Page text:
Once we got to Mission John let me know that he was going to take it all the way to REI so that he could pick up the bottom bracket he needed for his new bike.  Initially I intended to follow him, but after getting stuck behind several cars and sitting in the heat of the Hamilton intersection waiting for the light to finally change I decided I could use a quick pit stop at work (it was only two blocks away after all).  Once the light changed I crossed Hamilton and gestured my intentions to John who had pulled over on the far side to wait for me.  It was kind of a lame way to say goodbye on my part after a good ride but John seemed to understand.

Stopping by work to fill up on water and clean up a bit ended up being the right choice. I still felt good and I wasn't dreading the climb back up the South Hill like I have on similar long rides in the past, but I was more tired than I realized and the temperatures were finally maxing out in the mid 90s.  I caught up on a few work related topics with my friend and co-worker Dan since I had been on vacation all week, and then I headed back out to tackle the final 12 km home. I ended up heading up Jefferson and Adams and then cutting over to Arthur via 25th to maximize my shade opportunities.  I felt good spinning up to 25th in my lowest gear, but once I turned onto 25th I realized I was completely drained and 15 km/h was about all I could muster in the heat.  I was able to pick things up a little bit on Arthur and Perry between 29th and home, but I wasn't able to get back up to the 20 km/h speed that I normally feel like I can maintain forever.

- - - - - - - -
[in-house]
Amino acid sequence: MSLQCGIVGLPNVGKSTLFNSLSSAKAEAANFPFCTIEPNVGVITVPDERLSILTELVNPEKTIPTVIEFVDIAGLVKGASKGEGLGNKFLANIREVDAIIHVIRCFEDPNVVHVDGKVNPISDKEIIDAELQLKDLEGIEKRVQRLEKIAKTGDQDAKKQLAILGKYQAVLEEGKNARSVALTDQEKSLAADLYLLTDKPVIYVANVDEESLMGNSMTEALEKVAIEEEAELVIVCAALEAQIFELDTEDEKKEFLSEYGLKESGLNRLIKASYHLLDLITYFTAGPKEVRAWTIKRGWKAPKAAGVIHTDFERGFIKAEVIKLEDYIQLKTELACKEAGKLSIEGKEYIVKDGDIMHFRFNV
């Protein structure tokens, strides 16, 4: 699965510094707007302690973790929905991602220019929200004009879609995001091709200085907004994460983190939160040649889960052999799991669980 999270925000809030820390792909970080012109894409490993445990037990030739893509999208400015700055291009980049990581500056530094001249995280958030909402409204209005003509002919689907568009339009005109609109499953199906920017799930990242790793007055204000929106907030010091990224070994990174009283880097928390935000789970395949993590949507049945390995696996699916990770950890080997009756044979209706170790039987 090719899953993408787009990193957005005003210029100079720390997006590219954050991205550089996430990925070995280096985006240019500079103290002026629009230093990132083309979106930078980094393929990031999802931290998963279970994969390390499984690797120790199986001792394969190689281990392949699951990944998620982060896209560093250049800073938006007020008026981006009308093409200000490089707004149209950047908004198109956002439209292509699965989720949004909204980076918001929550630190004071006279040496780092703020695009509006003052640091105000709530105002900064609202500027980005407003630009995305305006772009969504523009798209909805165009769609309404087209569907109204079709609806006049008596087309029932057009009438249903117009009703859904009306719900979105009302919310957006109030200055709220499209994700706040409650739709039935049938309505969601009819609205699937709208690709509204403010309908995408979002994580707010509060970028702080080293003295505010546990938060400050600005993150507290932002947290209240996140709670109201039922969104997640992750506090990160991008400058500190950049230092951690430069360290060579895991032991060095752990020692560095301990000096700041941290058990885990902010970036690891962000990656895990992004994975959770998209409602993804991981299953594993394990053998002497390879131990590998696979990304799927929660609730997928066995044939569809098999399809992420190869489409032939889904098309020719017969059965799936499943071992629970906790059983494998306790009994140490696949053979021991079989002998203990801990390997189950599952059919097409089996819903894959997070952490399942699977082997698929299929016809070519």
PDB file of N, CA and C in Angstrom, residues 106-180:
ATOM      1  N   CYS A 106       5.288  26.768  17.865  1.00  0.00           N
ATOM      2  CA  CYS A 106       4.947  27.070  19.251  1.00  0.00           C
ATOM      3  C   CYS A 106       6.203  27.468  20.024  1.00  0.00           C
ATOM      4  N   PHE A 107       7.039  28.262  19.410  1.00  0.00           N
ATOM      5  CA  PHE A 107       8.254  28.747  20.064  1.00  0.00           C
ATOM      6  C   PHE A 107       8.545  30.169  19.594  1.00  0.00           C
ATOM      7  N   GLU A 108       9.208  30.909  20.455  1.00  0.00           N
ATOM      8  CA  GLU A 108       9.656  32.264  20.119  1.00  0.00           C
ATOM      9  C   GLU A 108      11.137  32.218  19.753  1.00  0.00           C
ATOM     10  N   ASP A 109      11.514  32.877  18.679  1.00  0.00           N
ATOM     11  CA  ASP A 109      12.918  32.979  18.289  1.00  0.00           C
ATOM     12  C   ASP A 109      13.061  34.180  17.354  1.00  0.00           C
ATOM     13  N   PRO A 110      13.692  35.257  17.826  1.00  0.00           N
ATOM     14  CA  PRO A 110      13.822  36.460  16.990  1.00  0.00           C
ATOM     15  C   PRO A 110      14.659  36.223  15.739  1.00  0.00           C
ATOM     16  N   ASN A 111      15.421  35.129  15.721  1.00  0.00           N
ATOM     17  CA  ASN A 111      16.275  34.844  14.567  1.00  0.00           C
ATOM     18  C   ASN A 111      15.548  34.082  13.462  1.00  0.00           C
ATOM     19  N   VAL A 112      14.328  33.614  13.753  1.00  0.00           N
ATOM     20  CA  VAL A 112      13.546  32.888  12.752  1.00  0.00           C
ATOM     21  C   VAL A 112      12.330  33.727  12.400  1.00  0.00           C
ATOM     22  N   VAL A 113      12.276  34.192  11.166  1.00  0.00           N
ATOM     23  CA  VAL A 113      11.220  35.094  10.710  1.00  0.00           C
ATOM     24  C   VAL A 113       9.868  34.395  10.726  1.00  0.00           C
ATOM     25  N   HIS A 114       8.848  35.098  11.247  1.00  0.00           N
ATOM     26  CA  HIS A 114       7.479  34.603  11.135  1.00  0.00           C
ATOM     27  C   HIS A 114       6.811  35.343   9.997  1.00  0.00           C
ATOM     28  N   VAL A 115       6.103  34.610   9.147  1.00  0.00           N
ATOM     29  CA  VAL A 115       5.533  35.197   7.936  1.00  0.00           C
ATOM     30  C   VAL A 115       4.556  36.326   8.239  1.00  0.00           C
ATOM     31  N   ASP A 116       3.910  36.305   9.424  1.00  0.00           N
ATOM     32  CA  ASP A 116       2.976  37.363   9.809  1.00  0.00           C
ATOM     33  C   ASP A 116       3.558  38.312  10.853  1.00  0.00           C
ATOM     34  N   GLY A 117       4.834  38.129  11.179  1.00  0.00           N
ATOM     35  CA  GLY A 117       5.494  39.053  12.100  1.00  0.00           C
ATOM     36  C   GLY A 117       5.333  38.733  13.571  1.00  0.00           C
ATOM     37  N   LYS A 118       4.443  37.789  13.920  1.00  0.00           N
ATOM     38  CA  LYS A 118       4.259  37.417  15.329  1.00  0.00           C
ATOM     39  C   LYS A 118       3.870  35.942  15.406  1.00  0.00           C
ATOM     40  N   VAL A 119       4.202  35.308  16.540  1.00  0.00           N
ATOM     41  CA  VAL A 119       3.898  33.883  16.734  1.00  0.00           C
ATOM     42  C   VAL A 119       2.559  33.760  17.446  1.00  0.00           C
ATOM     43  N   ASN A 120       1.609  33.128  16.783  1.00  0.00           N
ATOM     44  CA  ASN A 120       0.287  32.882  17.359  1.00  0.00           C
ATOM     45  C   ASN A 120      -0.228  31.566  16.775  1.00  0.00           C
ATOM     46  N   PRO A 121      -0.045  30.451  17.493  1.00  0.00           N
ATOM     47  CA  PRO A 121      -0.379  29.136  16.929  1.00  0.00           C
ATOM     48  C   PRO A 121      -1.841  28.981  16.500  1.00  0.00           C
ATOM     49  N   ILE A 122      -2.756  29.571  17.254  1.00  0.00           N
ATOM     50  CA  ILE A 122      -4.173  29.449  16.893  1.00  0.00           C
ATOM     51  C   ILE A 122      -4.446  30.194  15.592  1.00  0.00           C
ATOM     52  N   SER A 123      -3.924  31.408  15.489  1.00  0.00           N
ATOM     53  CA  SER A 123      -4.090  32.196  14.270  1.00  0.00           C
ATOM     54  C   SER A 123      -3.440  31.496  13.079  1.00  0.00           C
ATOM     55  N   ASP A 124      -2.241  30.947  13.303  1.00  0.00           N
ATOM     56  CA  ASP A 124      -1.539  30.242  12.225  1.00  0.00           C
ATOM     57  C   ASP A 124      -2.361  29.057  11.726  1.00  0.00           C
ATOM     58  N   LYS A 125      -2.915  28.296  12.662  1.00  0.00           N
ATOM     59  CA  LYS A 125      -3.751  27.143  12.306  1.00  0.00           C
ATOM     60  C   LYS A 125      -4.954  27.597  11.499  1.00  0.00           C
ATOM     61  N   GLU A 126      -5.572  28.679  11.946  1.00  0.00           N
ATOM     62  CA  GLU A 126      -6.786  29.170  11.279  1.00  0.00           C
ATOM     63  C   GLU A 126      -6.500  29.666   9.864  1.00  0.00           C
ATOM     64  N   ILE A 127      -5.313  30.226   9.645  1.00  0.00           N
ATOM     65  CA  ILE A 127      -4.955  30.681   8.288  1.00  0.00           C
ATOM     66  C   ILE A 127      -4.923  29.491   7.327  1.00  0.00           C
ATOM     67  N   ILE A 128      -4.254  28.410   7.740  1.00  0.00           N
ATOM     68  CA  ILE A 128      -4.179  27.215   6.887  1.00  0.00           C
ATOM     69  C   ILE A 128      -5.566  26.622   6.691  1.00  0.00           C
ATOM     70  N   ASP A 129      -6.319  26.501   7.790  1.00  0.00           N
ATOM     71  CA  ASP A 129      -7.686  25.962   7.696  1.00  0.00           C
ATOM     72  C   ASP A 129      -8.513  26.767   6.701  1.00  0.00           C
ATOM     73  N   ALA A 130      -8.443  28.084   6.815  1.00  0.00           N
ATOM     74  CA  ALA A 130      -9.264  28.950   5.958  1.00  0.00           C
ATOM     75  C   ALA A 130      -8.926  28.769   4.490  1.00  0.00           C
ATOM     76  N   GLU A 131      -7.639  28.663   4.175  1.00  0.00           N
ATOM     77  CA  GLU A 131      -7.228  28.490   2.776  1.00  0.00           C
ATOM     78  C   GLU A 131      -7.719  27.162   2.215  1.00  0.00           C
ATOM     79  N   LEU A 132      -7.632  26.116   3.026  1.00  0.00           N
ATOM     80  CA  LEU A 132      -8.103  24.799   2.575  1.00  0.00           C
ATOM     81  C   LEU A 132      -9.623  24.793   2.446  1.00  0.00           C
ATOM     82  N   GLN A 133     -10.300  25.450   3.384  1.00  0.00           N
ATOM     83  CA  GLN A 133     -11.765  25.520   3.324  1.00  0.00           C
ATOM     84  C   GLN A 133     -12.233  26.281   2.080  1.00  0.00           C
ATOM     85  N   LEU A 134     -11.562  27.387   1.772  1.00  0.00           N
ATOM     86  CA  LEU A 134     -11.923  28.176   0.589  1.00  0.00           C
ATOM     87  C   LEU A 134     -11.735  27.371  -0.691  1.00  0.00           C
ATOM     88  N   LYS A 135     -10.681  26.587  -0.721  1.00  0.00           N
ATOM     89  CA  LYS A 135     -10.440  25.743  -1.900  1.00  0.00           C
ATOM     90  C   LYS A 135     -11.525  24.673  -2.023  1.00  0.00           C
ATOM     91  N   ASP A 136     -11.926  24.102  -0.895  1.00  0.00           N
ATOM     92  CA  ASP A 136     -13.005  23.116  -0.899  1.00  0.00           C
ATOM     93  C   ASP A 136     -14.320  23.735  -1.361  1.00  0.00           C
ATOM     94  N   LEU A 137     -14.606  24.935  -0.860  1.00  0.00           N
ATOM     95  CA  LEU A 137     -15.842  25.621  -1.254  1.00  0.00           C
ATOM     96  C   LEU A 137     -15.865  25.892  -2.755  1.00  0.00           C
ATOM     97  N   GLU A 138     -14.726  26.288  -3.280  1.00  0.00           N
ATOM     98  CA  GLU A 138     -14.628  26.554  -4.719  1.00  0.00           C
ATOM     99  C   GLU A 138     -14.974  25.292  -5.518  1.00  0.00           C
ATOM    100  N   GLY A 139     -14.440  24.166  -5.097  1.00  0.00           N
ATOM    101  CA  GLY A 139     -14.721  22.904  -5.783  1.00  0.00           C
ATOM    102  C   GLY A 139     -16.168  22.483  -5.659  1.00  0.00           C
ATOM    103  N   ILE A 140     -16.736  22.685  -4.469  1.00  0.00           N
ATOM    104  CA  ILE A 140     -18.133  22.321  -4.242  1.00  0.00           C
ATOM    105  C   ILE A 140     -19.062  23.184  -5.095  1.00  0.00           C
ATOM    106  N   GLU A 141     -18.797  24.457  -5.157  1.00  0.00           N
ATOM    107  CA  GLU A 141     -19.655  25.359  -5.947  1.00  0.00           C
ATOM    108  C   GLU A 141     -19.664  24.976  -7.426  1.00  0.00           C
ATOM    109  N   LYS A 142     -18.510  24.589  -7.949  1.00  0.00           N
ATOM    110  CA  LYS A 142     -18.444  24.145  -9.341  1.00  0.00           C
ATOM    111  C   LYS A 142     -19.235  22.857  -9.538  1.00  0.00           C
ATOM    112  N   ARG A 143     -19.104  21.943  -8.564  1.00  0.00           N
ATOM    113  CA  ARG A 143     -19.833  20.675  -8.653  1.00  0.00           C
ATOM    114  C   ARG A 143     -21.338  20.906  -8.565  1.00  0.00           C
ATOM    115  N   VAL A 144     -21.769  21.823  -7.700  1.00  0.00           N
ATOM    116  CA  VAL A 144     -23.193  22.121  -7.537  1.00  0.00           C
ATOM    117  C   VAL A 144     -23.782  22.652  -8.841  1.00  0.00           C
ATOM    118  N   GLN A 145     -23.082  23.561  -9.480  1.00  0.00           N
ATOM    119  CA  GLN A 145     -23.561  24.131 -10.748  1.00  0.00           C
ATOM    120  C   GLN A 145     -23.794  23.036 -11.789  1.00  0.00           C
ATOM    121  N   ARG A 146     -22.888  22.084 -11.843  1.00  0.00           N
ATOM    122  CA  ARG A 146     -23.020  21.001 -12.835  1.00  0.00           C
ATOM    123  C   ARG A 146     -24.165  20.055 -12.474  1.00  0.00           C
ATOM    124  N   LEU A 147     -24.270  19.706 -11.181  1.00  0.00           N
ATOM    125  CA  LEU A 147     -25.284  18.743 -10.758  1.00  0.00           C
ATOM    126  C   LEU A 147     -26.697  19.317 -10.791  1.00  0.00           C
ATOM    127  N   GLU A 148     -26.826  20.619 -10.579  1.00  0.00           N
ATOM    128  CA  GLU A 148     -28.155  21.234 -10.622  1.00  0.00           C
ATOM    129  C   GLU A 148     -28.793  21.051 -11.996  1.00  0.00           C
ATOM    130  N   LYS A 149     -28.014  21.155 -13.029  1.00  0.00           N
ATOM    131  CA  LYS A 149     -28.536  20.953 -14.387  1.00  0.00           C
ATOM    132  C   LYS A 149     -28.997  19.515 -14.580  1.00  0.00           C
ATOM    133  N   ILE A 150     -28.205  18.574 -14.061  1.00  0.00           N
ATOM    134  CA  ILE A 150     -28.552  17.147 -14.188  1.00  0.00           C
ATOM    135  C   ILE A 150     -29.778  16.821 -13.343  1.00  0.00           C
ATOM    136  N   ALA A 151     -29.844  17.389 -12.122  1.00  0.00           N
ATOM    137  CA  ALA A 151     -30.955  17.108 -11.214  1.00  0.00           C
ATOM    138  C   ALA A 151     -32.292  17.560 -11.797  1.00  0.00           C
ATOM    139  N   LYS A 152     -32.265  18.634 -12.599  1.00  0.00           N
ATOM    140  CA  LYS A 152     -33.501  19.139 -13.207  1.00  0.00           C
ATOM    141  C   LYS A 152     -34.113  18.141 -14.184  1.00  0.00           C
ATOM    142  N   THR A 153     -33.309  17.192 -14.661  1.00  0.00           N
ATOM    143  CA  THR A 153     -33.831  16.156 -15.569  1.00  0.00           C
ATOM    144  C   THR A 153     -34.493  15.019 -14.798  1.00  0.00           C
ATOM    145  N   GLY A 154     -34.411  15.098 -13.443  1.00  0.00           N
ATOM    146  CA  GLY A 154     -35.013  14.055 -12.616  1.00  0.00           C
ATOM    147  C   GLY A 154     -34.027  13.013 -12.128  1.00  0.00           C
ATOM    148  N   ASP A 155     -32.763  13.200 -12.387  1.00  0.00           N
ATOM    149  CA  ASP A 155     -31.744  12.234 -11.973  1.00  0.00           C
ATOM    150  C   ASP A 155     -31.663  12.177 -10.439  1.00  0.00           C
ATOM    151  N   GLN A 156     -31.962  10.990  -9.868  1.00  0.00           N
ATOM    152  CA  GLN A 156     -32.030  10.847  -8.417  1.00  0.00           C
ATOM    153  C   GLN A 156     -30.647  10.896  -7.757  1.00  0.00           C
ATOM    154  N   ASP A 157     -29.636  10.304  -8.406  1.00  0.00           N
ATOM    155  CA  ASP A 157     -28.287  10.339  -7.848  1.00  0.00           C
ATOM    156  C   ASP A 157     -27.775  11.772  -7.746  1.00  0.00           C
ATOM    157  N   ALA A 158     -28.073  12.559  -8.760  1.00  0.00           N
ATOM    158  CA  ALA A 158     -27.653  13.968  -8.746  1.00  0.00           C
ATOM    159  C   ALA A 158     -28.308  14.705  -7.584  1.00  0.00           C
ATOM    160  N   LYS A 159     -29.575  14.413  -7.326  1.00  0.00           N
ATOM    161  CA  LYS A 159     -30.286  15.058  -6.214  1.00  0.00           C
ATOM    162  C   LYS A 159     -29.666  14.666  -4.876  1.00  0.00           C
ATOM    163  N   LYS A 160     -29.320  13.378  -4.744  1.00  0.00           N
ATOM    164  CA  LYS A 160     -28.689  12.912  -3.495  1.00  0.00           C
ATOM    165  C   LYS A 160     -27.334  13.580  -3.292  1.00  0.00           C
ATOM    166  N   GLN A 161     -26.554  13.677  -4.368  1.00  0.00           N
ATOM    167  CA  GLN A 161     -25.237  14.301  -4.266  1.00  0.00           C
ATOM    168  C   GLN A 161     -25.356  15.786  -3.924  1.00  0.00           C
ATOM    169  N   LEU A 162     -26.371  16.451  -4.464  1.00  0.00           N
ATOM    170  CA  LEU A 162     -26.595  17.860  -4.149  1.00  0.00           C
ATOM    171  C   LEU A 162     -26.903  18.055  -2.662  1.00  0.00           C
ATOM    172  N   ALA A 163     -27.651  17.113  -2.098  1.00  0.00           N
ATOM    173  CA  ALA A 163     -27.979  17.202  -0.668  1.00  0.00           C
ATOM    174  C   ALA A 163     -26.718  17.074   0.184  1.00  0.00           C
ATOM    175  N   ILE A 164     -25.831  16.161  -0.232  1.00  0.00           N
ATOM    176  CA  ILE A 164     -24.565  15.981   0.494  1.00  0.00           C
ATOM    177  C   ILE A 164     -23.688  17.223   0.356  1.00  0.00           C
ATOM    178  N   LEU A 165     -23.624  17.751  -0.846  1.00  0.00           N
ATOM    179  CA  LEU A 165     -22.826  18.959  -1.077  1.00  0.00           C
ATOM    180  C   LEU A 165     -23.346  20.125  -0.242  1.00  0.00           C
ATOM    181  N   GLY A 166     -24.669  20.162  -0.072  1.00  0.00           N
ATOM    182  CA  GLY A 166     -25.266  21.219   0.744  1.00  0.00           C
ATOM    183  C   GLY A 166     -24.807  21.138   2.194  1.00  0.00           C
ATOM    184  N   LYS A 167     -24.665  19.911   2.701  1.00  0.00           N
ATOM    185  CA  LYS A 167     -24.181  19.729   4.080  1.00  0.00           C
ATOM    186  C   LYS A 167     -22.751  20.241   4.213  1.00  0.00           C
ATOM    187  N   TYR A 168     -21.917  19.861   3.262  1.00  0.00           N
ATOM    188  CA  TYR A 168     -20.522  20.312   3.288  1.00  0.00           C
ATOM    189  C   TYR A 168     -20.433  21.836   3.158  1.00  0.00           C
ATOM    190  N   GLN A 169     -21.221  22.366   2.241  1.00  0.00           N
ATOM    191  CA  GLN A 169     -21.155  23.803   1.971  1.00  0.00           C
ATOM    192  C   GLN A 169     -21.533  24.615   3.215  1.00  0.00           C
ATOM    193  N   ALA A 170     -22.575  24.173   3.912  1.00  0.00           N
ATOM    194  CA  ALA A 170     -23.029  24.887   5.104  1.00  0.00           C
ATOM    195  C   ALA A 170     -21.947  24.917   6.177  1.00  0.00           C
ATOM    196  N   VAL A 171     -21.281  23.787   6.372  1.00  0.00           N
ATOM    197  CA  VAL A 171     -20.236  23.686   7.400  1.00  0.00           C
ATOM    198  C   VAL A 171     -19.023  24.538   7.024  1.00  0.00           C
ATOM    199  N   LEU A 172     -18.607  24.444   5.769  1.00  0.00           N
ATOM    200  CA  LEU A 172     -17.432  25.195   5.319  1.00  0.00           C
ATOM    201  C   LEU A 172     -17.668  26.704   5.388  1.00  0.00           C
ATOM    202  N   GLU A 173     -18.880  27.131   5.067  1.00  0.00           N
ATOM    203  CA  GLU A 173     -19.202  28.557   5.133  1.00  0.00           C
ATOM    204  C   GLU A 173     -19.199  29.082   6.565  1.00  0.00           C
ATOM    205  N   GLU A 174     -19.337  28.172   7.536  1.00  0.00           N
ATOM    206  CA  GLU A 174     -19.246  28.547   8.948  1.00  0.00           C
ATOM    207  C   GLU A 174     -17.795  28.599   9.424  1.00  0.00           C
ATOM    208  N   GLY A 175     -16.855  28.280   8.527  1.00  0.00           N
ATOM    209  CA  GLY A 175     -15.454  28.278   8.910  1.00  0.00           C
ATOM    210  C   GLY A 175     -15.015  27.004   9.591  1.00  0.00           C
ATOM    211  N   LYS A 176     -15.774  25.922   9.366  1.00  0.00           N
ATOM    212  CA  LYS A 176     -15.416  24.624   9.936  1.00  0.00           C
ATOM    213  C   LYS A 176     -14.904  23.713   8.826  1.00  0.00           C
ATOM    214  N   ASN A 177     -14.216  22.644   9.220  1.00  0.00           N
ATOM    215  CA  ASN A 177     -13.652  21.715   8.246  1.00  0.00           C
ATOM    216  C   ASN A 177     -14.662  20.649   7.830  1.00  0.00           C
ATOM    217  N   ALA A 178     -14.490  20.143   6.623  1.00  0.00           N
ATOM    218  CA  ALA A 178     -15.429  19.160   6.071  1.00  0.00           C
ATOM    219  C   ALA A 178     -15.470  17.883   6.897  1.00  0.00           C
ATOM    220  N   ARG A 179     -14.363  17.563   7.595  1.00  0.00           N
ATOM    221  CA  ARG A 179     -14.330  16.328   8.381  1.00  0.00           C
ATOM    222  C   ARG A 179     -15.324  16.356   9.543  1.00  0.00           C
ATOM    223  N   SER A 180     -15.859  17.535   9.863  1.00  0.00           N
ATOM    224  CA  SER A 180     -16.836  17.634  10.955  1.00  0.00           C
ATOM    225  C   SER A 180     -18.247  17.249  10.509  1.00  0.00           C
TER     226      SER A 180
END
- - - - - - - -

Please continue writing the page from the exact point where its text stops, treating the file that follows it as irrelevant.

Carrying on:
Despite my slow pace, I made it home without further problems and was quite relieved to get out of the heat and get some good food and a cold Coke Zero. According to my computer I ended up riding just under 103 km for the day at an average pace of 21.3 km/h.  Between the heat, climbing and Temple Road descent this was by far the most challenging metric century I've done to date, but I had a great time and was really happy with how well my body held up to everything I subjected it to. Hopefully I can get in a few more metric century plus rides like this one before the end of October.